On Monday afternoon, I started my week off perfectly with a short car journey to West Jesmond, and the offices of Vertem Asset Management. I was visiting local businessman and racehorse owner John Dance, who has enjoyed an unforgettable year thanks to the wonder filly that is Laurens.

We shook hands in the car park of Vertem and walked through the company’s doors and up the first flight of stairs, where we entered upon a room congested with computers and desks.

After securing a couple of hot beverages, we took another short walk up to a private room on the second floor of the building. I whipped my sports jacket off and slung my Dictaphone out, whilst John casually placed himself at the opposite end of the room, wearing a cheque shirt, blue chinos and suede shoes.

John has quite a wealth of experience in finance, but his connection to and how he got so involved in the sport of horseracing was a puzzle I was keen to solve: “I suppose I got properly into it in the late 90’s. I had just moved to London from up here. I started working for a few investment banks and on massive trading floors. They were the size of football pitches, with desks just everywhere.”

“The market makers I was working with, there was a gambling nature to them. They’d have a flutter on any sport going, and racing would be on most afternoons. I was kind of exposed to it more than I had been previously. Almost instantly I became fascinated with form analysis.”

“There wasn’t a lot of science to what they were doing. You could argue there was more science to their non-horseracing bets. The one I remember most was a spread bet, half of Merill Lynch must have been on. The bet was how many yards Lawrence Dallaglio would carry the rugby ball in the 2000 Rugby World Cup. The amount of analysis they had done on how much he would carry the ball in a match for England and his club team was pretty impressive.”

The white with purple and blue sleeves are the colours of silks well associated with horses owned by John and his wife Jess. However, the North-Shields based entrepreneur admits ownership was something he considered for some time, before finally dipping his toe in the water: “Back then it probably wasn’t something I would have ever considered. When we set up the business here, we started sponsoring races in 2012.”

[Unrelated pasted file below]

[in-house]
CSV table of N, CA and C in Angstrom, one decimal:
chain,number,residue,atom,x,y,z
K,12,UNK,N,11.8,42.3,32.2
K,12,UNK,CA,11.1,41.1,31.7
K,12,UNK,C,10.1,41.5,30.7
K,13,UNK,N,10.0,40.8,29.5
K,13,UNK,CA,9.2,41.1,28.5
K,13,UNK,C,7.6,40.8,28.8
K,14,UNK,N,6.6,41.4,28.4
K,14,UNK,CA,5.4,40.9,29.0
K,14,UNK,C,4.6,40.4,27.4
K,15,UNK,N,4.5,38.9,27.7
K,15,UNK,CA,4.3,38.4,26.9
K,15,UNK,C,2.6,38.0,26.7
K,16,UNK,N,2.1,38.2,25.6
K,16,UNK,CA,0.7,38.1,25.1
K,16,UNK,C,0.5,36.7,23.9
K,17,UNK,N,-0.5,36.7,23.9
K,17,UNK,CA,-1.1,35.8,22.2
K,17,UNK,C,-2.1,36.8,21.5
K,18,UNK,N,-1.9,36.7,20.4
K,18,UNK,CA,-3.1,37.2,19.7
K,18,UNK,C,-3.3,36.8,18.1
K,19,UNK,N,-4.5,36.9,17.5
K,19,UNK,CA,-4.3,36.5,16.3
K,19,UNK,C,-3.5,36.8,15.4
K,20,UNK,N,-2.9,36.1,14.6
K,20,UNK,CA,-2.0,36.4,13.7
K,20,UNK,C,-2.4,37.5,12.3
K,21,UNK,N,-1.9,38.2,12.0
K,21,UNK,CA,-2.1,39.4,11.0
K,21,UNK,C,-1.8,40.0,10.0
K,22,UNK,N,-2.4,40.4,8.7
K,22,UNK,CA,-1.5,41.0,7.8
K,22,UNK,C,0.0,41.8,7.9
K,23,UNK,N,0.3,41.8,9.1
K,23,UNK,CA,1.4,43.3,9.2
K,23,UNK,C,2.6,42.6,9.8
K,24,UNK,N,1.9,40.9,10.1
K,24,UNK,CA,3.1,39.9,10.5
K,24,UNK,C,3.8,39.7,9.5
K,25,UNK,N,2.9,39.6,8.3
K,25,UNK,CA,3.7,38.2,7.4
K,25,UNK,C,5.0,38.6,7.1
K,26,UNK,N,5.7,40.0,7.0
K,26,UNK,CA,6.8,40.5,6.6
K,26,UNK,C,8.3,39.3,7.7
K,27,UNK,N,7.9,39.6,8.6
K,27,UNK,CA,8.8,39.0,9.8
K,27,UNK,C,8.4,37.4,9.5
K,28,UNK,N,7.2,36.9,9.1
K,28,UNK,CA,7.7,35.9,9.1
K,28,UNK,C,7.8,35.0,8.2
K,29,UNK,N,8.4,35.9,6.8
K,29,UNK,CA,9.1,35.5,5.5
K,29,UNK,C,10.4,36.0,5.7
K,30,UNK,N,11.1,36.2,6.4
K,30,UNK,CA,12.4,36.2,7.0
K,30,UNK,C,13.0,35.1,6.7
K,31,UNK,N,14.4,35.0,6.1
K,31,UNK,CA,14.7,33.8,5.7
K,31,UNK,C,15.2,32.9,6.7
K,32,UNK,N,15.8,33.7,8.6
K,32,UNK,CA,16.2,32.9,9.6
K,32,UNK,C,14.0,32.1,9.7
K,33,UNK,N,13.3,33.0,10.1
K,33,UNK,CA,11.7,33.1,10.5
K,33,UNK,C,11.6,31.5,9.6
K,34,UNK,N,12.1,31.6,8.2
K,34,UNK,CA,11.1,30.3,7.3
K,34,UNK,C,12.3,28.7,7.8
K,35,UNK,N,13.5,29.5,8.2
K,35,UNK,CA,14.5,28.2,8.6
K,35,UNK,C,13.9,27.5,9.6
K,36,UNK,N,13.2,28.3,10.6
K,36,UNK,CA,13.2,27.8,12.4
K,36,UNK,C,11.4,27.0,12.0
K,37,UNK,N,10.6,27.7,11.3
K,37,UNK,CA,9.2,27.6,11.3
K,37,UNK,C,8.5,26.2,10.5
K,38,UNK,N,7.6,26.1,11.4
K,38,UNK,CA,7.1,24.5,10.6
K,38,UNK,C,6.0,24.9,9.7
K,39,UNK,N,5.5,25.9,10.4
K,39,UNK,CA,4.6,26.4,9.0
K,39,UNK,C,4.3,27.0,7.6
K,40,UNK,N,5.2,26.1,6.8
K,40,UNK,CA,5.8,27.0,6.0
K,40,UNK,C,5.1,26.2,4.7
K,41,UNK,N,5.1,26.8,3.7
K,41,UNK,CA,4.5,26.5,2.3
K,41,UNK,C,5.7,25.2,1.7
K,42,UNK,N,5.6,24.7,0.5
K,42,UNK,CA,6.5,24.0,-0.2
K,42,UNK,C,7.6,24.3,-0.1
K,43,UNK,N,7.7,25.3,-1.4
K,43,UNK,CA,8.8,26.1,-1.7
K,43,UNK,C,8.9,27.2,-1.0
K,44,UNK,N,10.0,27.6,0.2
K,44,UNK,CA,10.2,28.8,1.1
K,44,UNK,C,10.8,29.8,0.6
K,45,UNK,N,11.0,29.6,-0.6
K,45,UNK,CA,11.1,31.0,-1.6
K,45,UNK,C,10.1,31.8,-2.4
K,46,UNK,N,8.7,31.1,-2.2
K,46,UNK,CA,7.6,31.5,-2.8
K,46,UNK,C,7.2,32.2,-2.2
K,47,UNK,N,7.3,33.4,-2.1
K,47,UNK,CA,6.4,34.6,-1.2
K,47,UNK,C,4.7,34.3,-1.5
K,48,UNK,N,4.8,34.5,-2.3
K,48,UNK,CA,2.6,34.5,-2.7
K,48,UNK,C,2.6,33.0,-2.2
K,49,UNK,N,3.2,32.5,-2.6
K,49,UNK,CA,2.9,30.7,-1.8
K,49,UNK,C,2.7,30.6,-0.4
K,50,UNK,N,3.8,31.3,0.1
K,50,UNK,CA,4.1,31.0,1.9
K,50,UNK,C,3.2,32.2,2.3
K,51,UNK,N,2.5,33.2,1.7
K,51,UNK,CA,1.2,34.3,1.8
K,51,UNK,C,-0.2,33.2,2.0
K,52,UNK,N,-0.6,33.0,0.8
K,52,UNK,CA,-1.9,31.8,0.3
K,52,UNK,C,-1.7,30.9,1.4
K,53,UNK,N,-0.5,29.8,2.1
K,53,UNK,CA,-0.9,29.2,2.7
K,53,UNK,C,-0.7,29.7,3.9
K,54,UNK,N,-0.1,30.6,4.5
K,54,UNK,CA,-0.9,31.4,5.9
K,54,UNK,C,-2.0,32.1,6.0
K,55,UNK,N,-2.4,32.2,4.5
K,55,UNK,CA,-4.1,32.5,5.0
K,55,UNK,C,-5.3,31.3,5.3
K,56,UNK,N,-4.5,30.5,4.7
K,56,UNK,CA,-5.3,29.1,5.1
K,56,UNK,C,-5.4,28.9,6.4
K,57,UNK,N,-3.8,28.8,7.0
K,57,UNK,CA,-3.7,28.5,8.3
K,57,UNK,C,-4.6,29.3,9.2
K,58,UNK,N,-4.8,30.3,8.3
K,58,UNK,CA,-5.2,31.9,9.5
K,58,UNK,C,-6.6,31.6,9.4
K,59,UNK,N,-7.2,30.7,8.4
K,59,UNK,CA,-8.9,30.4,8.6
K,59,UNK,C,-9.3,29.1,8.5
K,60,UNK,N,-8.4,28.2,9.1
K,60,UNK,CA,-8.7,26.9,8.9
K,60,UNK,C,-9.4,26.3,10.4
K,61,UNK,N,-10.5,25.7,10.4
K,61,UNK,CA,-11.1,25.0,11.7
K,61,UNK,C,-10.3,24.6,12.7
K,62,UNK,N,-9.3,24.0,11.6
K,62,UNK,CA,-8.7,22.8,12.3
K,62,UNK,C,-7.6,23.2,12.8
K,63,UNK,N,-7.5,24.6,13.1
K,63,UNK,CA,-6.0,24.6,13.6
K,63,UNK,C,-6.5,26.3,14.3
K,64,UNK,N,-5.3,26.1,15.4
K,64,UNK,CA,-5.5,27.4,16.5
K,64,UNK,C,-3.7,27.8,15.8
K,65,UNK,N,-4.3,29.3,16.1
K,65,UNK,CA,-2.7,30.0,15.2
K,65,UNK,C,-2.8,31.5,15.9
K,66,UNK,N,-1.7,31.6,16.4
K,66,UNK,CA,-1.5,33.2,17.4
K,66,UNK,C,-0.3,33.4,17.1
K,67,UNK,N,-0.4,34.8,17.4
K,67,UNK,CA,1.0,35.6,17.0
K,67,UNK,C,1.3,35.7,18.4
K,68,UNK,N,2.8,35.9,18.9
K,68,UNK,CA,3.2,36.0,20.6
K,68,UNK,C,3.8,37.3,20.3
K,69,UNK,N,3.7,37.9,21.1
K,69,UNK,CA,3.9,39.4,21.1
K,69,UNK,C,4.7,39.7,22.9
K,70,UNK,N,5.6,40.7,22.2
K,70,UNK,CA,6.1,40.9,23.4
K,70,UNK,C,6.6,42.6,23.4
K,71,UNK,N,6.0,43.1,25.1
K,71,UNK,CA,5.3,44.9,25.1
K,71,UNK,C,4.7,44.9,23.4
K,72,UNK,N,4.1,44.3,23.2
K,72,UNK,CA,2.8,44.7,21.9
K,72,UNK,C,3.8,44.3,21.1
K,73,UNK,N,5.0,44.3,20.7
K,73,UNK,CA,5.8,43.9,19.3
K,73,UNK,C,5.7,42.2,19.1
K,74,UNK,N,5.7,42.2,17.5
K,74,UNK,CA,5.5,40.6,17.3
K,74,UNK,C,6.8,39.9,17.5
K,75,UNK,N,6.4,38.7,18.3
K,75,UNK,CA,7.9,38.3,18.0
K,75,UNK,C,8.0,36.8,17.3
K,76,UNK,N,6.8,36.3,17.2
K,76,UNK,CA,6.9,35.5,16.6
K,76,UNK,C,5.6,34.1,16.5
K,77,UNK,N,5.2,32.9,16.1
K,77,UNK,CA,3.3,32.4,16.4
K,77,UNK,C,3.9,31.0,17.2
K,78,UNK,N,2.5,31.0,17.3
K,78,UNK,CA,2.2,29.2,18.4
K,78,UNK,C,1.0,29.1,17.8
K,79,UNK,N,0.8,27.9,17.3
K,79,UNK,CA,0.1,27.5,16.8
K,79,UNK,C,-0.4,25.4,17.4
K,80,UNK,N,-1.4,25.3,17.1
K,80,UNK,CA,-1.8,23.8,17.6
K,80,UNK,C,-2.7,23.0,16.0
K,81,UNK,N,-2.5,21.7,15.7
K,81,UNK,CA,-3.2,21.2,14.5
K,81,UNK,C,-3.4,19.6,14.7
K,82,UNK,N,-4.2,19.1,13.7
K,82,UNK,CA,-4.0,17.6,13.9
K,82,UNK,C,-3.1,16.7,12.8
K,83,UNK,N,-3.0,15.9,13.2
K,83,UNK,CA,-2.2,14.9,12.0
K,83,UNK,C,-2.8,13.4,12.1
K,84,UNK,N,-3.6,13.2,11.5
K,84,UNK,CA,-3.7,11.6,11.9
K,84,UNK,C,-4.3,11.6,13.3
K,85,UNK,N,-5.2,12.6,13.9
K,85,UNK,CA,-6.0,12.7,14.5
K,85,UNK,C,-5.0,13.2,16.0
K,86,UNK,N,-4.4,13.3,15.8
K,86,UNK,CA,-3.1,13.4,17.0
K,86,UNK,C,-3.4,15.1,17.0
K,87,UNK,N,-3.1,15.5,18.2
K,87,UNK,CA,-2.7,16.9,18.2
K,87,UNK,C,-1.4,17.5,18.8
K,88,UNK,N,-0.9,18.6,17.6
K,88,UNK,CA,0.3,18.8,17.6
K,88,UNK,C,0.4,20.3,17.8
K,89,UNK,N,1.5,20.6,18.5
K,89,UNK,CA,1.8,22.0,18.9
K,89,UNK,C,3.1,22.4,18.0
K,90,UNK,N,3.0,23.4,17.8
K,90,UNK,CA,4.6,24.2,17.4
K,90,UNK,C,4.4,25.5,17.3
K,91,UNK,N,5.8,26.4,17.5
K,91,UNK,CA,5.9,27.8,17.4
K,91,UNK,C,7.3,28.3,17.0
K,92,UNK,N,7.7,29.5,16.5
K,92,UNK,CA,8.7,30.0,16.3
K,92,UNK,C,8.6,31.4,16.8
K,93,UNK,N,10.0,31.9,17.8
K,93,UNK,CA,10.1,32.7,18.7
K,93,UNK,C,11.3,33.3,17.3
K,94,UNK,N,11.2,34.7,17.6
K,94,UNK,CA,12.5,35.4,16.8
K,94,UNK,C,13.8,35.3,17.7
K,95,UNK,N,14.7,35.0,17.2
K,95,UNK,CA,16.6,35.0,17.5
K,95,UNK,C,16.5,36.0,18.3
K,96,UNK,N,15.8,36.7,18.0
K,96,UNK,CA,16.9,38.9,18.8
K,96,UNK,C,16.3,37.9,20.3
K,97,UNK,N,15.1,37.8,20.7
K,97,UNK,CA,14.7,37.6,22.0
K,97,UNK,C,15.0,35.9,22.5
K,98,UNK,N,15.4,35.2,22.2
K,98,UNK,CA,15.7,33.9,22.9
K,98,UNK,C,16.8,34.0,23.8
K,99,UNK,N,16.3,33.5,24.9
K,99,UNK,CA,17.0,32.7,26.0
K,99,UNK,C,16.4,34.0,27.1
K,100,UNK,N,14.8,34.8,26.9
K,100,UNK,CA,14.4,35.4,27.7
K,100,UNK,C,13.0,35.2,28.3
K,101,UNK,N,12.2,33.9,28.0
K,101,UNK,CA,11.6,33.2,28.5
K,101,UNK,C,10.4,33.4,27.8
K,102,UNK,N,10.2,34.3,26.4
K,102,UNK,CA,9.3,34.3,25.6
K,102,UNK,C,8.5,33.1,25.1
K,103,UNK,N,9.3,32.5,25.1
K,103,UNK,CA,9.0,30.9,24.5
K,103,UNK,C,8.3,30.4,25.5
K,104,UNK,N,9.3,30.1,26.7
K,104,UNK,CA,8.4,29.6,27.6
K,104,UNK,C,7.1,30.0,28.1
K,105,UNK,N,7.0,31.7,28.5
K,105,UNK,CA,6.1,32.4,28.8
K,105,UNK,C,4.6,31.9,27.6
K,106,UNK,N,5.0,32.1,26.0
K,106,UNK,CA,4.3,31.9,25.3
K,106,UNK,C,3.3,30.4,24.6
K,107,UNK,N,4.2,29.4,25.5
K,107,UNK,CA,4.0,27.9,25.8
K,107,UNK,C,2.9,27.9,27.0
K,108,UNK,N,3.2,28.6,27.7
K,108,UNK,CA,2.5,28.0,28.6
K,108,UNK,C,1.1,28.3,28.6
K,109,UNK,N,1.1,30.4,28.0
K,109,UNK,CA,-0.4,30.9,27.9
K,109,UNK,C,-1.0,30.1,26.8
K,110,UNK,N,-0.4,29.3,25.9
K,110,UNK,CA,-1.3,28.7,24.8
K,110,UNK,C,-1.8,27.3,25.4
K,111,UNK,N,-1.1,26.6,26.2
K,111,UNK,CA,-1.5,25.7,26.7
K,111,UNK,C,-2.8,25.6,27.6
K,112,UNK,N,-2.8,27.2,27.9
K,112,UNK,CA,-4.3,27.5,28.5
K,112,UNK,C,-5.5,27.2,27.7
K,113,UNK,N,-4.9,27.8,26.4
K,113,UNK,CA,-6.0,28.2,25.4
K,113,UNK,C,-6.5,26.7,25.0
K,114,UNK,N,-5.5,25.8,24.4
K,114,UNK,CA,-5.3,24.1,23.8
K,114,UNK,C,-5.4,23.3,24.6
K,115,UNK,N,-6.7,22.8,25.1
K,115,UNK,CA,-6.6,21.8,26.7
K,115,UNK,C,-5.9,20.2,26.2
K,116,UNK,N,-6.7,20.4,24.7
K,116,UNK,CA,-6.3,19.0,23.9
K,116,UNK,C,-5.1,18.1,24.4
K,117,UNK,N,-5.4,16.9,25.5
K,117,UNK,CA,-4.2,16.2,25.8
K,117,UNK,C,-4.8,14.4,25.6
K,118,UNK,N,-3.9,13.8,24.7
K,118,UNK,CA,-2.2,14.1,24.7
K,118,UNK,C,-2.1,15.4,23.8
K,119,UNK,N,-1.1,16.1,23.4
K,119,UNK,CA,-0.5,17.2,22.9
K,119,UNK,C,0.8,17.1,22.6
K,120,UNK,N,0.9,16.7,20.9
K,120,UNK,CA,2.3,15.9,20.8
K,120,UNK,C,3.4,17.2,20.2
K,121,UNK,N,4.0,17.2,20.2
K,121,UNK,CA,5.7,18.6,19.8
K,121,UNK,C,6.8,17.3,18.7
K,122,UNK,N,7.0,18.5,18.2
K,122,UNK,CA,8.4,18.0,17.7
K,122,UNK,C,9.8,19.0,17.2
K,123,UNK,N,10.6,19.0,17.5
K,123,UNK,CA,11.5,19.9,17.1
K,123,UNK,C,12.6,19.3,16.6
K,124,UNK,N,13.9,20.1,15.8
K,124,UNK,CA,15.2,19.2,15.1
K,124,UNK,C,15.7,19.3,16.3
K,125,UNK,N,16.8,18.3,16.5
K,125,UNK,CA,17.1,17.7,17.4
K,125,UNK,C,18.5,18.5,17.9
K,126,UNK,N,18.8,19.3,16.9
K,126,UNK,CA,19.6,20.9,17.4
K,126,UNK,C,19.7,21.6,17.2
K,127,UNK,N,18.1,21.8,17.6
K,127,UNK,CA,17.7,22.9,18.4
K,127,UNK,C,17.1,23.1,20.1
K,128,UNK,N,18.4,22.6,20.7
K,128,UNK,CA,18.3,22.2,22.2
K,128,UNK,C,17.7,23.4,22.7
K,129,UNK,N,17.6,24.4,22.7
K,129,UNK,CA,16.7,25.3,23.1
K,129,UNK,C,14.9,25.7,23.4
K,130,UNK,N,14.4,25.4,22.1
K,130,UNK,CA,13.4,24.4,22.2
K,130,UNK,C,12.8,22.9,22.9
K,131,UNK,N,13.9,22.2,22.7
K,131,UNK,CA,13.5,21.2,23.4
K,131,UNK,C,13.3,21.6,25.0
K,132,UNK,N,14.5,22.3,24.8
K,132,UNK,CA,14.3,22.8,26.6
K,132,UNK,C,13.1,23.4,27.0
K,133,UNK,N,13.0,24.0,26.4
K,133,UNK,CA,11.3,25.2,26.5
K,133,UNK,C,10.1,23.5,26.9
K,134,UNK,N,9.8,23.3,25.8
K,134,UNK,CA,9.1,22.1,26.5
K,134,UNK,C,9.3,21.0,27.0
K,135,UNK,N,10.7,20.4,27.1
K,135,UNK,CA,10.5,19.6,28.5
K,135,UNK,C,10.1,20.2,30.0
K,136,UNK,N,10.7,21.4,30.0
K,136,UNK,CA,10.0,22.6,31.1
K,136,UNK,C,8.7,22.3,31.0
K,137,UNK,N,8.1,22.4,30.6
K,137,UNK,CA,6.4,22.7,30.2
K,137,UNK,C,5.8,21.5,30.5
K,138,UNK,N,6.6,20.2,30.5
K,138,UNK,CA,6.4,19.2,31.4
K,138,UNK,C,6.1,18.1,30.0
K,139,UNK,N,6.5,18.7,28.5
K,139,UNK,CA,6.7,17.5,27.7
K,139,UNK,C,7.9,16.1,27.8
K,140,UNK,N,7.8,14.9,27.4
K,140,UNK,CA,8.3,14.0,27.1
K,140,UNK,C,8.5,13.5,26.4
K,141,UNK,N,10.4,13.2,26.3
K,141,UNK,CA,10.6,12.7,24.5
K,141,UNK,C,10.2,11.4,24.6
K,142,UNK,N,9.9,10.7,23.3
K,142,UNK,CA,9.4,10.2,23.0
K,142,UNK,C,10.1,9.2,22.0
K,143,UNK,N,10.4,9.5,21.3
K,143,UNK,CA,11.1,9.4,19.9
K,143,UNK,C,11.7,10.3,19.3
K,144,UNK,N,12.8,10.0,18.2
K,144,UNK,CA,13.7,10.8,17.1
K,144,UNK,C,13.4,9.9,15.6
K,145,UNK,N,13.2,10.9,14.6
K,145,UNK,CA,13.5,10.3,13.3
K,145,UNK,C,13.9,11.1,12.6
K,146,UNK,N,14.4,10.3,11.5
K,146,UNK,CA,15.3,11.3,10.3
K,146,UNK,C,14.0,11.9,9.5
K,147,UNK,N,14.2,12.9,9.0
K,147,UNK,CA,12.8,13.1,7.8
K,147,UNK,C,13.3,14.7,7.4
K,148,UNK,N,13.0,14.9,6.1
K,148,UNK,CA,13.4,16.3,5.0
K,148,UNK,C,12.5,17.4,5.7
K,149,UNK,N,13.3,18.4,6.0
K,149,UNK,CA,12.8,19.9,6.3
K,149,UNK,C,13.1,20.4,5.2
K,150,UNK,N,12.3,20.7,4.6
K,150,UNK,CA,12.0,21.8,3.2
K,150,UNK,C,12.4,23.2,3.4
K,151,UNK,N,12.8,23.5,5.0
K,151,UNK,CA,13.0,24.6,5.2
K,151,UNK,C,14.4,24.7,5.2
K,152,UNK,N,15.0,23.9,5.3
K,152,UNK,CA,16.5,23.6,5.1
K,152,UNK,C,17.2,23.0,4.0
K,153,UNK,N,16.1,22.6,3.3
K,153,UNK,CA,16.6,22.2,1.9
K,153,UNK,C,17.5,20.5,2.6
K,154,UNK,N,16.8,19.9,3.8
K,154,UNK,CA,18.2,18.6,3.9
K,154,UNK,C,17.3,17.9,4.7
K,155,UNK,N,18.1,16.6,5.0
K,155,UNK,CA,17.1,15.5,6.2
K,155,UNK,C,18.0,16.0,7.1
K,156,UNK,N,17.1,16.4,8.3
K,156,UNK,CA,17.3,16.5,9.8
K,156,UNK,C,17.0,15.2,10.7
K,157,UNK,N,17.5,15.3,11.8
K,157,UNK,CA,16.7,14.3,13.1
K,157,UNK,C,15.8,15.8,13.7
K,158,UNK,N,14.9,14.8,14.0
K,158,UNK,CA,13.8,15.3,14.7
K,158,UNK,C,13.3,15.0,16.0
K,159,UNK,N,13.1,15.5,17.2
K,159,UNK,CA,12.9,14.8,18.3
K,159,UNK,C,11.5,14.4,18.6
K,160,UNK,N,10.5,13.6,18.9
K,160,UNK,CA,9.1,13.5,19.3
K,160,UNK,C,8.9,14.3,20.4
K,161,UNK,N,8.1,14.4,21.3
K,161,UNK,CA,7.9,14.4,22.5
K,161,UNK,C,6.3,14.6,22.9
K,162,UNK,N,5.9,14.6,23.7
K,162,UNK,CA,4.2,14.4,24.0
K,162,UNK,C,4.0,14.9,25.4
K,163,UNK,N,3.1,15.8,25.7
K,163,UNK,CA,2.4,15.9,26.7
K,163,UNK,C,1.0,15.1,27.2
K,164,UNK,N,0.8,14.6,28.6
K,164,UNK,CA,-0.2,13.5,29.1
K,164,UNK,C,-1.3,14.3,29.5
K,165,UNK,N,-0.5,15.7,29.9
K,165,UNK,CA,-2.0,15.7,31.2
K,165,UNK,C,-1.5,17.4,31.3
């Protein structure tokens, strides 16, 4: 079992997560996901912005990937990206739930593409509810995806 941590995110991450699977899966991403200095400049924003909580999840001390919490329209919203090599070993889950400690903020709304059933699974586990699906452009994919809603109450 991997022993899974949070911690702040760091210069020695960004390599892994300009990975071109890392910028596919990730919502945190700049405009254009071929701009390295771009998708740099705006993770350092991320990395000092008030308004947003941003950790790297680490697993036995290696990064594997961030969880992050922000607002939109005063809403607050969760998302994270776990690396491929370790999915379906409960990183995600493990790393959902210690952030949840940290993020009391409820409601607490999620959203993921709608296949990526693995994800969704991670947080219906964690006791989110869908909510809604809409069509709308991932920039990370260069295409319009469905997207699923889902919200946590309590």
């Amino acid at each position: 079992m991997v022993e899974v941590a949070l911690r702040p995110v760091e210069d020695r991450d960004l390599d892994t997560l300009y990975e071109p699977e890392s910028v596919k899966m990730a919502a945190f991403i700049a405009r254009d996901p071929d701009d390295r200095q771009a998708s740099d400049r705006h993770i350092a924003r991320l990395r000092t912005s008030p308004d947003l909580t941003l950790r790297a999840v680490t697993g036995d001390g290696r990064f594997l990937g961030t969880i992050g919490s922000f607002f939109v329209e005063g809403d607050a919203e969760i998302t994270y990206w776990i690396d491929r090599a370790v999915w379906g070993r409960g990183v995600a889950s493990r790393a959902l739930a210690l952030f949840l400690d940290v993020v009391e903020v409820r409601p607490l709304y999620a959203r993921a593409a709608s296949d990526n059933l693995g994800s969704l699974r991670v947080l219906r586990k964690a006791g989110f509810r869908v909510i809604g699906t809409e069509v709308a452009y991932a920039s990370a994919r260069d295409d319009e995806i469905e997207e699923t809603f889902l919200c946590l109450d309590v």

“We did it for a few years, just a few races to start off with, and we would sponsor the fixture at Newcastle on Grand National day. We did that for about two and a half, three years.”

“A lot of the owners you were giving prizes to, you could see it just meant the world to them. At that point, I was appreciative of the different class of race and it didn’t matter whether it was a class 6 or a class 3. For some owners, it didn’t matter if they’d had their horse for a couple of years before it finally broke it’s maiden, it was very infectious the joy most owners would get out of having a horse win.”

“I thought ‘that’s pretty cool, I wouldn’t mind being on the other side of the prize-giving’. I kind of thought about it for a while and to be fair, I was looking for something I could use as a mental distraction.”

“Work-wise I would go to bed and start thinking of investment theories, how we could improve and think about companies we might invest in. My brain would just start whirling and next thing you know it’s four in the morning, you’re shattered. That’s not good for your health, so I wanted something I could switch off to and maybe dream about.”

“Our first foray, in my head I thought we’ll go to a yard, have a look at some horses, maybe join a syndicate or have a small share in one. To a certain extent, the figure of five-per-cent was pretty firm in my head and we came back from our first trip with 75% of a horse. Six weeks later, the breeze-ups had been and gone and we brought another five home.”